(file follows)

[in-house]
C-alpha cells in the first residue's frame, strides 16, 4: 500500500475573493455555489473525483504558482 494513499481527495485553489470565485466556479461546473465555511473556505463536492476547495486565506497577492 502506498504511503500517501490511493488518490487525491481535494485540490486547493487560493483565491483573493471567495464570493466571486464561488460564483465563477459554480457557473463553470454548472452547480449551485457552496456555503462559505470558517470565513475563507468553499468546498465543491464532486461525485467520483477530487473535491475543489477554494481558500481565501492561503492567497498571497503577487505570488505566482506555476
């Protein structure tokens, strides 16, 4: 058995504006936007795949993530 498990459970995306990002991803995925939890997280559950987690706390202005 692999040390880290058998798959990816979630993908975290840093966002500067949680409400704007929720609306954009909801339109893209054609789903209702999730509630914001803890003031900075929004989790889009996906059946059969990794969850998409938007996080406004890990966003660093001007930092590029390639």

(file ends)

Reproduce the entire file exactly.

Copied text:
[in-house]
C-alpha cells in the first residue's frame, strides 16, 4: 500500500475573493455555489473525483504558482 494513499481527495485553489470565485466556479461546473465555511473556505463536492476547495486565506497577492 502506498504511503500517501490511493488518490487525491481535494485540490486547493487560493483565491483573493471567495464570493466571486464561488460564483465563477459554480457557473463553470454548472452547480449551485457552496456555503462559505470558517470565513475563507468553499468546498465543491464532486461525485467520483477530487473535491475543489477554494481558500481565501492561503492567497498571497503577487505570488505566482506555476
């Protein structure tokens, strides 16, 4: 058995504006936007795949993530 498990459970995306990002991803995925939890997280559950987690706390202005 692999040390880290058998798959990816979630993908975290840093966002500067949680409400704007929720609306954009909801339109893209054609789903209702999730509630914001803890003031900075929004989790889009996906059946059969990794969850998409938007996080406004890990966003660093001007930092590029390639």